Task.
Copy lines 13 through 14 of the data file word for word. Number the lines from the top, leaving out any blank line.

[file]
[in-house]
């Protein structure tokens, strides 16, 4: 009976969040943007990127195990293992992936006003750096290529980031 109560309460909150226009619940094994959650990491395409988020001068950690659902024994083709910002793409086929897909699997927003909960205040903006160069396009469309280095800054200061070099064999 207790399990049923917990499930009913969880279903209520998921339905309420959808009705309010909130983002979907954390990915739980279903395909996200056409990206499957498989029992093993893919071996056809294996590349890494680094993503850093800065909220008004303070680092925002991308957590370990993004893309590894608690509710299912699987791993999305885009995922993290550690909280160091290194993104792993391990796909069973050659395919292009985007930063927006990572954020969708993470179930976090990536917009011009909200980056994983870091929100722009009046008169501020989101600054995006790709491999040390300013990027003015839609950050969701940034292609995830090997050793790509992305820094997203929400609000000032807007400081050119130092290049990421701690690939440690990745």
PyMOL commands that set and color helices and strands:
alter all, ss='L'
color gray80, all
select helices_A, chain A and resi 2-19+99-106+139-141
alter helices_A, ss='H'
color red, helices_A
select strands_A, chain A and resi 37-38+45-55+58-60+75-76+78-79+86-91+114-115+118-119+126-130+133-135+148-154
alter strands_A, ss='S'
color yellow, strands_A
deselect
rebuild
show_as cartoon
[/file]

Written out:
rebuild
show_as cartoon